The Online Hate Prevention Institute was one of 42 organisations to make a submission to the Victorian Parliament’s Inquiry Into Anti-Vilification Protections. Our submission, dated January 17, 2020, highlights the effectiveness of legislation in signaling the values of society, but also highlights practical limitations with the current legal framework and its implementation. We call for the introduction of a new lower level penalty, such as a fine, which could be more readily applied to cases of online hate, as well as calling for stronger mechanism to tackle serious hate speech which incites violence.
We state that, “Major platforms should be under an obligation to prevent the display of material which is unlawful in Victoria to users of their platform who are connecting from Victoria”.
We thank the Committee for the opportunity to make this submission to the inquiry. Much of today’s vilification and most importantly, serious vilification, is occurring online or contains online elements. As the only Harm Prevention Charity in Australia dedicated to protecting people by reducing such harmful vilification, we have a strong interest in this inquiry and in the ways the Parliament can better protect targeted sections of the Victorian community from vilification in general and online vilification in particular.
The inquiry is an important step to assess and plan for the ever emerging and shifting terrain of online vilification and hate. Providing protection and prevention from harm for citizens in this terrain is complex and the Online Hate Prevention Institute (OHPI) has been both a pioneer and now seasoned voice in this space.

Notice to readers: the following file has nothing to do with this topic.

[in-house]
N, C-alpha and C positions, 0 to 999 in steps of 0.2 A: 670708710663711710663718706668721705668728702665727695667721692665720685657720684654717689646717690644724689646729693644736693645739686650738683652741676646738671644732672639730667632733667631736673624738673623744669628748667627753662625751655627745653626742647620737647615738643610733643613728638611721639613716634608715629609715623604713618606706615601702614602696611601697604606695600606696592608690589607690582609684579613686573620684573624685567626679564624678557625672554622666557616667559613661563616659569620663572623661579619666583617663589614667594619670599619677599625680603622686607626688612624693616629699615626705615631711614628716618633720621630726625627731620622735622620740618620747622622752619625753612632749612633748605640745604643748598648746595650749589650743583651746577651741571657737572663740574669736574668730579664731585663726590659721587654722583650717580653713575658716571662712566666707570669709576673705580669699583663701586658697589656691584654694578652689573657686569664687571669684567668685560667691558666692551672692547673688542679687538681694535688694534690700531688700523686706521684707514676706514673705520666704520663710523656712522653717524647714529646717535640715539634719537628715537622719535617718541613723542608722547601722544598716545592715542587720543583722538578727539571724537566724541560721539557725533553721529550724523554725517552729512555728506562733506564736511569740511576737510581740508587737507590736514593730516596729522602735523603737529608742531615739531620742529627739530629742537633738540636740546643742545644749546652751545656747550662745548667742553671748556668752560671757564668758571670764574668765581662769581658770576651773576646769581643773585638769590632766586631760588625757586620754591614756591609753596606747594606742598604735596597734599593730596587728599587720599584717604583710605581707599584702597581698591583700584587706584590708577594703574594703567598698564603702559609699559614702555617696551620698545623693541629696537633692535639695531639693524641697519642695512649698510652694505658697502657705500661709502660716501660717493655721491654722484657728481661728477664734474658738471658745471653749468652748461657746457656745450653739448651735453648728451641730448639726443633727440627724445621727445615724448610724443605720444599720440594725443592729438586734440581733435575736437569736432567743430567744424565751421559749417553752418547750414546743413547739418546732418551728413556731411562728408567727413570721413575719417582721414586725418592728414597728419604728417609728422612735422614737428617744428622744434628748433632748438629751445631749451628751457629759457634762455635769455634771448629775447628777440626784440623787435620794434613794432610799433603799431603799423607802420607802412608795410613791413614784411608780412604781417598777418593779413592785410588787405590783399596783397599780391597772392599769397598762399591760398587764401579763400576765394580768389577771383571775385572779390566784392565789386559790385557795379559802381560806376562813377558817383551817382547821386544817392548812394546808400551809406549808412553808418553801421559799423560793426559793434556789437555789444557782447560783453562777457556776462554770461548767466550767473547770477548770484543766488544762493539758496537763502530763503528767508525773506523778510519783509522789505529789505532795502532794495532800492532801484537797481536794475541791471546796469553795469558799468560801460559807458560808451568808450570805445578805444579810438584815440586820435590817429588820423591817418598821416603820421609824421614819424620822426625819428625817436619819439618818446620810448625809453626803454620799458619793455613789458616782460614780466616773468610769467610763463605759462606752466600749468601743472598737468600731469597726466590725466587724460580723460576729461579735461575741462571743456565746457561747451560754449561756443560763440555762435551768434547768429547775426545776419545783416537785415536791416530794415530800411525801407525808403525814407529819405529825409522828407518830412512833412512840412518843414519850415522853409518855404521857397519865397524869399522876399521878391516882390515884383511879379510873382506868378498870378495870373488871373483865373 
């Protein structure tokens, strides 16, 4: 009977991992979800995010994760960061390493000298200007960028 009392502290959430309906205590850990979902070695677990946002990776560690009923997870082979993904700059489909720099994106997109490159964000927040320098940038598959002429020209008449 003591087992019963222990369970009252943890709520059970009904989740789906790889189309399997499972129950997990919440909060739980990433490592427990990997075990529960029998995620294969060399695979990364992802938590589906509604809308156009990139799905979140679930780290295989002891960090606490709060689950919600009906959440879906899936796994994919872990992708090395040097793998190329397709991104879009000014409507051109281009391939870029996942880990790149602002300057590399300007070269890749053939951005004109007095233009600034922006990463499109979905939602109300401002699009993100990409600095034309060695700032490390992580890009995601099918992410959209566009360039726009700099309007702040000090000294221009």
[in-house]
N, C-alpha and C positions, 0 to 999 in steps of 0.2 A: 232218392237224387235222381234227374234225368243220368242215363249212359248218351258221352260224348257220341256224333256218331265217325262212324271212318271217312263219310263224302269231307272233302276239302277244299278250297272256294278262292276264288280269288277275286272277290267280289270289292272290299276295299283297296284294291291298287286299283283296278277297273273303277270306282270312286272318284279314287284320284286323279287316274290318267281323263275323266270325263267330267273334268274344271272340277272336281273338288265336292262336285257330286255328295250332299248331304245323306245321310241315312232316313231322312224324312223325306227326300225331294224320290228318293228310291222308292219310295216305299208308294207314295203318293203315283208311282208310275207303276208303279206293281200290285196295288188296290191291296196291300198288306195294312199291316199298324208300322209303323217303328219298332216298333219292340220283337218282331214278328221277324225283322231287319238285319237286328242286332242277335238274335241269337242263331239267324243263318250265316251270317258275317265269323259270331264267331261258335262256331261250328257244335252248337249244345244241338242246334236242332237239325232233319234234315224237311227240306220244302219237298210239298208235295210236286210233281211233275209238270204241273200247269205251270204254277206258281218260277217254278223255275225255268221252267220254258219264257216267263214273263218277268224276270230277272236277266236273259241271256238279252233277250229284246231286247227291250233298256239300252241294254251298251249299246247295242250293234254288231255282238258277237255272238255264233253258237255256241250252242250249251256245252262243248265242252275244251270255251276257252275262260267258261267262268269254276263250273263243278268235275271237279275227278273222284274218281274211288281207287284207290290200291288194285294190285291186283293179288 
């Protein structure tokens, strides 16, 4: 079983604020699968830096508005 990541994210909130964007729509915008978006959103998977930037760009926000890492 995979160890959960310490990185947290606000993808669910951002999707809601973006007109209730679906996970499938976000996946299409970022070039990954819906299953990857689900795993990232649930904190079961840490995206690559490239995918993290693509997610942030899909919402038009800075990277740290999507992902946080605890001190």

The advice provided in this submission is founded upon a recognition of the seriousness that high-impact acts of vilification have on individuals and communities. However, the advice is cognisant of the realities of the scale and limitations of online platforms, legal jurisdictions, effectiveness and impact of legal and regulatory positions. We are also conscious of the need to strike an appropriate balance between countering vilification and respecting individual liberties and freedoms of expression. The recommendations in this report reflect those concerns but also provide concrete capacities to protect and foster Victorian communities through remedies to tackle online vilification and hate.
OHPI is unique as a charity with specialised and proven expertise, methodologies and software tools that give us the capacity to identify, categorise and remove instances of online hate. We have had thousands of offensive and vilifying posts removed across major online platforms.
We have worked with many parts of the Victorian community and Government. Our team has worked with Victoria Police, the Office of Multiculturalism Affairs and Citizenship, Muslim, Jewish and Christian communities across Victoria, Imams, Rabbis, the Aboriginal Communities and many others. We have addressed issues impacting all of Victoria as well as issues impacting specific places like the Melbourne CBD and Bendigo. Our advice has been provided to Victorian, national and international bodies including the UN and UNESCO.